• When they reached the house he helped her to get out of the carriage, and making an effort to master himself, took leave of her with his usual urbanity, and uttered that phrase that bound him to nothing; he said that tomorrow he would let her know his decision.
    Leo Tolstoy  --  Anna Karenina
  • "I fully understand," says Simon with what he hopes is an urbane smile.
    Margaret Atwood  --  Alias Grace
  • By his original constitution aided by the cooperating influences of his lot, Billy in many respects was little more than a sort of upright barbarian, much such perhaps as Adam presumably might have been ere the urbane Serpent wriggled himself into his company.
    Herman Melville  --  Billy Budd
  • He was a silk-haired senior, with his cope and crosier, alb and ring —urbane, ecclesiastical, knowing the spiritual power.
    T. H. White  --  The Once and Future King
  • I believed that because I had grown up the way I did, I was just inherently tougher than my more urbane coworkers, and could get away with more.
    Rick Bragg  --  All Over but the Shoutin’
  • Exempted by a long career in the Secretariate from personal contact with the peoples of India, he was able to speak of them urbanely, and to deplore racial prejudice.
    E.M. Forster  --  A Passage to India
  • He can be taught to enjoy kneeling beside the grocer on Sunday just because he remembers that the grocer could not possibly understand the urbane and mocking world which he inhabited on Saturday evening; and contrariwise, to enjoy the bawdy and blasphemy over the coffee with these admirable friends all the more because he is aware of a "deeper", "spiritual" world within him which they cannot understand.
    C.S. Lewis  --  The Screwtape Letters
  • She began with a good portion, but she liked it so much that she took another of the same size, and she was lamenting the fact that urbane etiquette did not permit her to help herself to a third, when she learned that she had just eaten, with unsuspected pleasure, two heaping plates of pureed eggplant.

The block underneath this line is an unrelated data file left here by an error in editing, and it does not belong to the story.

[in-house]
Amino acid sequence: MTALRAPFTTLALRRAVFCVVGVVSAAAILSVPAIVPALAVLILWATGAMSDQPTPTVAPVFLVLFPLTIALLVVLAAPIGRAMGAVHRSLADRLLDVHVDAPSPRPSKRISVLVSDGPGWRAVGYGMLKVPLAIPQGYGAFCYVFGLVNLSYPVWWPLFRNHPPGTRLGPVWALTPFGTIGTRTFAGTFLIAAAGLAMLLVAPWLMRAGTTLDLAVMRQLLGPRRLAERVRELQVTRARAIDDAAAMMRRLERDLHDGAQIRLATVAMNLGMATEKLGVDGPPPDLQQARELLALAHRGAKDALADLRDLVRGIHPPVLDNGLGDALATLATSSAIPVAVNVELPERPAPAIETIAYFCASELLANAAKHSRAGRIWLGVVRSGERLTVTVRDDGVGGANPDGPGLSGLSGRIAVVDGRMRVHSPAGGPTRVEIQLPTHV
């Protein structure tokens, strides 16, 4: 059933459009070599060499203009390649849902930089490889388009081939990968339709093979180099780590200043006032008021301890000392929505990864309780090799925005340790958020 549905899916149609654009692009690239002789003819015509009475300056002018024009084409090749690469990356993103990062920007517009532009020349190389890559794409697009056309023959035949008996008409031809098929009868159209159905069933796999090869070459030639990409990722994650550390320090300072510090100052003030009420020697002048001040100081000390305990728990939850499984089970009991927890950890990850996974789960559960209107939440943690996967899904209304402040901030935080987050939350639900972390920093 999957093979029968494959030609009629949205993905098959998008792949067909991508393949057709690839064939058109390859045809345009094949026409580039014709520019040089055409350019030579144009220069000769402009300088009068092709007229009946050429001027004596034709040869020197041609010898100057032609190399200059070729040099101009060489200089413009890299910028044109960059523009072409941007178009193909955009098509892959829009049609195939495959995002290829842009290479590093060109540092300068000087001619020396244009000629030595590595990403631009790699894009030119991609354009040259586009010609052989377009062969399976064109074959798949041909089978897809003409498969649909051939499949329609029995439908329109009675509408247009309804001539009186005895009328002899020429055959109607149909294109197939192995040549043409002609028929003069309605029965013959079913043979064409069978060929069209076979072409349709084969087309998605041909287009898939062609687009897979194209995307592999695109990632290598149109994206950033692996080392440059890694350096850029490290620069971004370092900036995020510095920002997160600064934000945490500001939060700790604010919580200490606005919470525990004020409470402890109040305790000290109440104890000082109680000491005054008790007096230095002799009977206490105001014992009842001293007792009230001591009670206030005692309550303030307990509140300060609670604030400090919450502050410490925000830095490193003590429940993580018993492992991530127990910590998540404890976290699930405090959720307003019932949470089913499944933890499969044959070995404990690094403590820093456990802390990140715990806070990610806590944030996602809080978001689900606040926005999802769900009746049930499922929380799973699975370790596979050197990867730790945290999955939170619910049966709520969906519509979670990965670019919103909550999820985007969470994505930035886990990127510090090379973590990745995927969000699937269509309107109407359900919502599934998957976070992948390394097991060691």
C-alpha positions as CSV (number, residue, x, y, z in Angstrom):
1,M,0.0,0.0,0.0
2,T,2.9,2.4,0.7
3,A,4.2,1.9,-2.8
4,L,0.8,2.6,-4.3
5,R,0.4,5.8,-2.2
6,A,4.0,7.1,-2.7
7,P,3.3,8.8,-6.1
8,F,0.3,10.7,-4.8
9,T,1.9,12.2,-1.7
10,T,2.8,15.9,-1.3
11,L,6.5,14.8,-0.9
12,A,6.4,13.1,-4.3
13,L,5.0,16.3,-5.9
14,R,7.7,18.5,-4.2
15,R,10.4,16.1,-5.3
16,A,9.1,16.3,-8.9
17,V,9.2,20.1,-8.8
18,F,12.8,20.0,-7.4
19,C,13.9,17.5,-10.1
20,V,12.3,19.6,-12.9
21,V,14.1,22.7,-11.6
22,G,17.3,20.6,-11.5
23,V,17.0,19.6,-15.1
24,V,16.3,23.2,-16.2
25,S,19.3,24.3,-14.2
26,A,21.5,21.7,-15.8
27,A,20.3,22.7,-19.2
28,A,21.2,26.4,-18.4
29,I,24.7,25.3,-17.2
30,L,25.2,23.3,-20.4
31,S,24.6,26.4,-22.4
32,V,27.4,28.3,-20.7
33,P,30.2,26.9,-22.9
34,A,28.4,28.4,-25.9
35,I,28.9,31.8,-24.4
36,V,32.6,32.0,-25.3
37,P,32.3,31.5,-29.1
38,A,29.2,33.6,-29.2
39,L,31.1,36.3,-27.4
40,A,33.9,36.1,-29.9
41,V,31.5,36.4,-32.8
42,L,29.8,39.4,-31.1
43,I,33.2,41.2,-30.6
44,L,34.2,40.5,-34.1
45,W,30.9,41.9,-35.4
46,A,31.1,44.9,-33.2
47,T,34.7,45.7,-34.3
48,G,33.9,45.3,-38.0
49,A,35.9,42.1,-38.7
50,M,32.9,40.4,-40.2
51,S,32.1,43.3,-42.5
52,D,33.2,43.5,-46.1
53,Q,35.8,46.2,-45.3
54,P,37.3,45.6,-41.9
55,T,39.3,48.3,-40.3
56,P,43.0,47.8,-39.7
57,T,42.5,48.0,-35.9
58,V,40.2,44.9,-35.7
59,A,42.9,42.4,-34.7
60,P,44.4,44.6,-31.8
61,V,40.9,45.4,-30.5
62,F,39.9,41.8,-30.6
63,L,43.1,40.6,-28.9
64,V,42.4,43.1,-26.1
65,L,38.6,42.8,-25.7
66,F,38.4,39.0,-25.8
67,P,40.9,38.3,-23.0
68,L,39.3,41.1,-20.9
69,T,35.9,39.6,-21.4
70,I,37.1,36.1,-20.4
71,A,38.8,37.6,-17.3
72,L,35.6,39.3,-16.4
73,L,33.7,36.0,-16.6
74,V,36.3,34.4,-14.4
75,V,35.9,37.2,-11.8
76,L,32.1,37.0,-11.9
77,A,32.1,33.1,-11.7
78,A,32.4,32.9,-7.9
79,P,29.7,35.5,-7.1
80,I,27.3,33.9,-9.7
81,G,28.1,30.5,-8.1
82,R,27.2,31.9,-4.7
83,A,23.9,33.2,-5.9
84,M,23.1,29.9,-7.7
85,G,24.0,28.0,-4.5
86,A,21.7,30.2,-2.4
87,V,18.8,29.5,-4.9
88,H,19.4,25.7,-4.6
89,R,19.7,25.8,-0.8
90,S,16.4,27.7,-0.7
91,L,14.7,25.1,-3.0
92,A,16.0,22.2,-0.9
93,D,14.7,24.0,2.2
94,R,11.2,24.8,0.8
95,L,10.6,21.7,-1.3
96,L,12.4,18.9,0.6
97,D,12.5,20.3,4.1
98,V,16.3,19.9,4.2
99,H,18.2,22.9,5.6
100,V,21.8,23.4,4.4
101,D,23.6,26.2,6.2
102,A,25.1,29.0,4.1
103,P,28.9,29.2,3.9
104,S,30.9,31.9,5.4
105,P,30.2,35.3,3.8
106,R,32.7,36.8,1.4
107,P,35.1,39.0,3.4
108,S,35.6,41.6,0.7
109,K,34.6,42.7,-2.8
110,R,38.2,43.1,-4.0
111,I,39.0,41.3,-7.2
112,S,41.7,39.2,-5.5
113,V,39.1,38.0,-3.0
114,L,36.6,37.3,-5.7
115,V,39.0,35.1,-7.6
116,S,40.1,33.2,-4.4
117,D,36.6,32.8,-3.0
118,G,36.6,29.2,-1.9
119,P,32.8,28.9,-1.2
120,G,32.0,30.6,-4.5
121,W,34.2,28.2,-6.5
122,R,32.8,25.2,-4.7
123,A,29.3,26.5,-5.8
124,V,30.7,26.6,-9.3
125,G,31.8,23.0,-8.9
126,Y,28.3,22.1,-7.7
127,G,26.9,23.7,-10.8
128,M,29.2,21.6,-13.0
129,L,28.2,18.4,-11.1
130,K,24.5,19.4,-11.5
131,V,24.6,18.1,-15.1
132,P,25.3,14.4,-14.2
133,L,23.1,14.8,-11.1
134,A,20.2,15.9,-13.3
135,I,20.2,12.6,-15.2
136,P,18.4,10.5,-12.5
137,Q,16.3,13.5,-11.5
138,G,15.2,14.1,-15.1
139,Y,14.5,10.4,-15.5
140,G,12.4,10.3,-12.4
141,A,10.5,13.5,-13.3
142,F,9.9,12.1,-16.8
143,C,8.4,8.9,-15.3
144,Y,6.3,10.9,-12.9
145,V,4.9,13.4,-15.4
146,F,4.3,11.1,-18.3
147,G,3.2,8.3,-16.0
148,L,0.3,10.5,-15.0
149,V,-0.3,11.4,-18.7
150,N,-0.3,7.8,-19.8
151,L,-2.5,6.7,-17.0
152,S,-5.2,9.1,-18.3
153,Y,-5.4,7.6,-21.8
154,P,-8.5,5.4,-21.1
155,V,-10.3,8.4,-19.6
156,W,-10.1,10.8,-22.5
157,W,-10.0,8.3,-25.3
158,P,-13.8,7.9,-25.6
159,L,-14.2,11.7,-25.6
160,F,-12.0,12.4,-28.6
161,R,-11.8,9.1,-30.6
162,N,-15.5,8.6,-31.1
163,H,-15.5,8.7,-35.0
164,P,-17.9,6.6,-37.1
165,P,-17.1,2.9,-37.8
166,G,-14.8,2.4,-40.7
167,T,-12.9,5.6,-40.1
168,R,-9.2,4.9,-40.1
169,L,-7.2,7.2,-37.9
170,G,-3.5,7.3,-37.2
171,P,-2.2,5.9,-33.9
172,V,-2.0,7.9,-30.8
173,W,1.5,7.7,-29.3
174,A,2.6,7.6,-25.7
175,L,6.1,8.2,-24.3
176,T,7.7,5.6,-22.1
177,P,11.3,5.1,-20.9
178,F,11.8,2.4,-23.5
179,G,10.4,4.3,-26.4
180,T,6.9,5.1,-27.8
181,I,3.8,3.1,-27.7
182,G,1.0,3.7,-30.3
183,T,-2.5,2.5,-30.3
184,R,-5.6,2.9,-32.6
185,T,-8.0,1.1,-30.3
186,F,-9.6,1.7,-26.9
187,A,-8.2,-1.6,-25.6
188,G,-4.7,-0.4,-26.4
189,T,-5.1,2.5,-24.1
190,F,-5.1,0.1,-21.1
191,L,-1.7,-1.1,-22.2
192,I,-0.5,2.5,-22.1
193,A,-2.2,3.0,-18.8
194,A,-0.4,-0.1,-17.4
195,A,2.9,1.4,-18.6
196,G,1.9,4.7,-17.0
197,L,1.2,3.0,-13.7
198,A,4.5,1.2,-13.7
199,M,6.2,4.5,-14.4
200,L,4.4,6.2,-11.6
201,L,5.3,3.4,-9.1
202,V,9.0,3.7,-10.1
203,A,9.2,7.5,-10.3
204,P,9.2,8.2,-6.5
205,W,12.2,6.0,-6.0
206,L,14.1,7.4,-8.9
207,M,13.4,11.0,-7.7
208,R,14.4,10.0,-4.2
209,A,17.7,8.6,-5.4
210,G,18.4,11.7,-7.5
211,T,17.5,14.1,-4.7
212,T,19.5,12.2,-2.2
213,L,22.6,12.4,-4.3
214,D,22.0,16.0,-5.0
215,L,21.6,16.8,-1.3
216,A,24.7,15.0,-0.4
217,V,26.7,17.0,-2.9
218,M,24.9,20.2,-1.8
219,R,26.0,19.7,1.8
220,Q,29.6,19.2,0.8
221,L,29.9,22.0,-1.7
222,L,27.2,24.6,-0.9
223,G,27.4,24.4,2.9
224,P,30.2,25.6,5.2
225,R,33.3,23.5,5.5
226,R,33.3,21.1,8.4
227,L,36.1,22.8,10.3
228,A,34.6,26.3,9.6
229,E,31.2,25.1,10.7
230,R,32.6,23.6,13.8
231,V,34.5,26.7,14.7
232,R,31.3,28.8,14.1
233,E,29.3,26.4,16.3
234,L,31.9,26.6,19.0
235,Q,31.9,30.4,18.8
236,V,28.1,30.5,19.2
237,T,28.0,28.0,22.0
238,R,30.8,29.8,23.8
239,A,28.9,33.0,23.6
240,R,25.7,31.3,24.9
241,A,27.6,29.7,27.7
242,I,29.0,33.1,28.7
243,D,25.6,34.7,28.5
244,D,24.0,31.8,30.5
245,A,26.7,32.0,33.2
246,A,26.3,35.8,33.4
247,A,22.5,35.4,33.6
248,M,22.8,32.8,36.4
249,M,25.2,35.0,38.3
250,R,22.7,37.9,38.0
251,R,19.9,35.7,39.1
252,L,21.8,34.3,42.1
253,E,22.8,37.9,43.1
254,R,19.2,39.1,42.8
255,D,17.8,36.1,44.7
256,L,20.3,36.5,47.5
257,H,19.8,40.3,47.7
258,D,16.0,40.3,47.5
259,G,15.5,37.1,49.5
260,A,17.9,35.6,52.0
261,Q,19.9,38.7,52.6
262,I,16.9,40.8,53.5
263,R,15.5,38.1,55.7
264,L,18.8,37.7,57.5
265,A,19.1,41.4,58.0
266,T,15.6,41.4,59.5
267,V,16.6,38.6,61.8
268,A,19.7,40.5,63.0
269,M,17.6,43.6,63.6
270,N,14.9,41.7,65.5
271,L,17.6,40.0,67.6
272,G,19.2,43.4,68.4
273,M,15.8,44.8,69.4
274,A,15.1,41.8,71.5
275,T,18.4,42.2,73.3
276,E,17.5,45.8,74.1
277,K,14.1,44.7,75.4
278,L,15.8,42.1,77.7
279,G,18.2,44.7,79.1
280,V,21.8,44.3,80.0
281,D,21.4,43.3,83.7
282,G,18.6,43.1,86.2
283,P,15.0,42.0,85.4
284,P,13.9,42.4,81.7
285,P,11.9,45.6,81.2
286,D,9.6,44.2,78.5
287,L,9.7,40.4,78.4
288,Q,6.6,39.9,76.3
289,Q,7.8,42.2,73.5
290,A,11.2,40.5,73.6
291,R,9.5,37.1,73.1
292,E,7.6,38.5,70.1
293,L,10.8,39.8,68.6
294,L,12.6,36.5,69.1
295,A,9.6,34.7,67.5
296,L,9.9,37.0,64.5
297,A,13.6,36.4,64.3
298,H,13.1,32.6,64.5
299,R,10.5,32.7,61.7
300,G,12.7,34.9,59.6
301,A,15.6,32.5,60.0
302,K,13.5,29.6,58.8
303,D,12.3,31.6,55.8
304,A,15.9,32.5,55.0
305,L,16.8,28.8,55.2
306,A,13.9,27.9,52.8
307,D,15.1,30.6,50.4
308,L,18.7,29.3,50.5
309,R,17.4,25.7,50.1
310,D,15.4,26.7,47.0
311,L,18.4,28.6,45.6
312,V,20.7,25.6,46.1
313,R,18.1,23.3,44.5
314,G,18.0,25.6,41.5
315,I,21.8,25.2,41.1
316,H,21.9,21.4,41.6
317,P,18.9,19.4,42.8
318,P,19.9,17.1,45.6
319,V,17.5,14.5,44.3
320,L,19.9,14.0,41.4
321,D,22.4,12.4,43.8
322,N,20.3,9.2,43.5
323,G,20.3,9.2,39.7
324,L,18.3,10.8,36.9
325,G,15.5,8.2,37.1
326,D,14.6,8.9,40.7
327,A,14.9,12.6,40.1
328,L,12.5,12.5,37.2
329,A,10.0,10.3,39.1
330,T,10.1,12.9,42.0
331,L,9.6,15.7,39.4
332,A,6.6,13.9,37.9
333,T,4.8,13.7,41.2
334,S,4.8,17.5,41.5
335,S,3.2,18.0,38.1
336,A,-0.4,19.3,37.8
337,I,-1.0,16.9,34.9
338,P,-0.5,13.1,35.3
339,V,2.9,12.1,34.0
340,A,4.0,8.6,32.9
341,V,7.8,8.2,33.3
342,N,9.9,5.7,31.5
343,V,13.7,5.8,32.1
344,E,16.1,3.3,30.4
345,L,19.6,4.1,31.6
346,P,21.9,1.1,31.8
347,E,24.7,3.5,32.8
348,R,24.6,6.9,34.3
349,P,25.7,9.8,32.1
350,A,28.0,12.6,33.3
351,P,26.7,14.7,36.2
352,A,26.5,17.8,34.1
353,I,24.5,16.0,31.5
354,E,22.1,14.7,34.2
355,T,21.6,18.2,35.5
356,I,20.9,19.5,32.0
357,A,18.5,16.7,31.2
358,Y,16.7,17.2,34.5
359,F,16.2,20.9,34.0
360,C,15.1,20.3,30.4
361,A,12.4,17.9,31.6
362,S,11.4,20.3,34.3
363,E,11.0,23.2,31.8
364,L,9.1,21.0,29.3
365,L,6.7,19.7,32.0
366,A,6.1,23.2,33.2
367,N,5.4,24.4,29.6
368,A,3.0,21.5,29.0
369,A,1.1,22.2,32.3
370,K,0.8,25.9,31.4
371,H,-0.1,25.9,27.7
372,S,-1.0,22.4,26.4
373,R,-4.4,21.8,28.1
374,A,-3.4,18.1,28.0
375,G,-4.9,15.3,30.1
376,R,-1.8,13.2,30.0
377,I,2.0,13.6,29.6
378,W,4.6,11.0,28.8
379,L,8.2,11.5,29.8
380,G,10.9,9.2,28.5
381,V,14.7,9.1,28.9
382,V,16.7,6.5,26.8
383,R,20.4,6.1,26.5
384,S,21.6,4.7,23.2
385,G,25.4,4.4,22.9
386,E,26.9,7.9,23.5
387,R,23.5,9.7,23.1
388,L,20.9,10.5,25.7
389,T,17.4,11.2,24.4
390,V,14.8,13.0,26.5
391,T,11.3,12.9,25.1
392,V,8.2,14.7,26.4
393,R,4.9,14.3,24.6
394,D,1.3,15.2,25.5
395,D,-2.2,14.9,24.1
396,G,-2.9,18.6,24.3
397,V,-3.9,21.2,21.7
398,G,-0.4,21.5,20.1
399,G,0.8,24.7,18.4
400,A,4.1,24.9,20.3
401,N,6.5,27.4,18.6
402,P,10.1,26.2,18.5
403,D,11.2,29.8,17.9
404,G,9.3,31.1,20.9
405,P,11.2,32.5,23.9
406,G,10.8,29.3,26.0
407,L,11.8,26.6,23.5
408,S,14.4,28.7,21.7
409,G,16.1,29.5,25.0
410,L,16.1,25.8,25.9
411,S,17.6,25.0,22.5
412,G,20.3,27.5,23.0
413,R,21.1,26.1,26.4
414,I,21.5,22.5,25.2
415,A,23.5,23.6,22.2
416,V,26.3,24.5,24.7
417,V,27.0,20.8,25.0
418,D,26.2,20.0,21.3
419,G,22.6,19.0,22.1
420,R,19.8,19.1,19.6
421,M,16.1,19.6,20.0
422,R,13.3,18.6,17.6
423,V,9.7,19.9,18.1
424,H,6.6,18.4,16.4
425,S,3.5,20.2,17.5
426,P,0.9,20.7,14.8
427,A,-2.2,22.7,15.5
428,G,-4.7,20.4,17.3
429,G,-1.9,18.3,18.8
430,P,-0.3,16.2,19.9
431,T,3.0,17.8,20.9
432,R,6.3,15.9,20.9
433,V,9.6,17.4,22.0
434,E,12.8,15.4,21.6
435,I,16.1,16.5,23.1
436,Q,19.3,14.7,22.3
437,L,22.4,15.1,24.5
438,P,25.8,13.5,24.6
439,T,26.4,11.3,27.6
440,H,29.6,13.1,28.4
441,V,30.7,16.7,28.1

Gabriel Garcia Marquez  --  Love in the Time of Cholera
  • He was charming and urbane with visitors, and stopped just short of fawning on them if they happened to be white.
    Arundhati Roy  --  The God of Small Things
  • Their sharp eyes carefully took in the more polished, urbane stance of Carlisle, who, flanked by Emmett and Jasper, stepped guardedly forward to meet them.
    Stephenie Meyer  --  Twilight
  • The faces of the guests, confident, urbane, and relaxed, were illuminated by a dozen candelabra and the soft liquid light of the downstairs chandeliers.
    Pat Conroy  --  The Lords of Discipline
  • I was now rapidly learning to contain the tension I felt in my relations with whites, and the people in Memphis had an air of relative urbanity that took some of the sharpness off the attitude of whites toward Negroes.
    Richard Wright  --  Black Boy
  • It was indecent to think of using the "How’s tricks, ole socks?" which gratified Vergil Gunch and Frink and Howard Littlefield—men who till now had seemed successful and urbane.
    Sinclair Lewis  --  Babbitt
  • He seemed to recognise this same tendency in the subversive enquiry that I quoted a moment ago, and set himself to answer our heroine’s question with greater urbanity than it perhaps deserved.
    Henry James  --  The Portrait of a Lady - Volumes 1 & 2
  • And then, through a door to the south of the dais, a large urbane and florid and smooth-faced man, who in an ample black gown, walked swiftly to the large chair immediately behind the desk, and after looking steadily upon all before him, but without appearing to see any one of them seated himself.
    Theodore Dreiser  --  An American Tragedy
  • Nor in fine does his abruptness ever impede a true urbanity.
    Ralph Waldo Emerson  --  Selected Essays
  • All his urbane self-possession had vanished.
    Richard Adams  --  Watership Down
  • North was much liked—moderate, urbane, and intelligent.
    David G. McCullough  --  1776
  • Larson filled his panels with witty, urbane Labs doing and saying the darnedest things.
    John Grogan  --  Marley & Me
  • Simon, however, preserved his habitual appearance of immaculate and well-washed urbanity.
    Thomas Wolfe  --  Look Homeward, Angel
  • Right away you’ll move among the most urbane Of hicks.
    Jean-Baptiste Poquelin Moliere  --  Tartuffe
  • CUSINS [urbanely: trying to bring him down to earth] This is extremely interesting, Mr Undershaft.
    George Bernard Shaw  --  Major Barbara
  • There is an urbanity without ostentation or extravagance which will succeed everywhere and at all times.
    David McCullough  --  John Adams
  • She made him more urbane.
    W. Somerset Maugham  --  Of Human Bondage
  • [urbanely] Undoubtedly.
    George Bernard Shaw  --  Man And Superman
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Associated words [difficulty]:   urbane [5] , urban [1]
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Most commonly used in these subjects:   Fine Arts & Music, Classic Literature, Architecture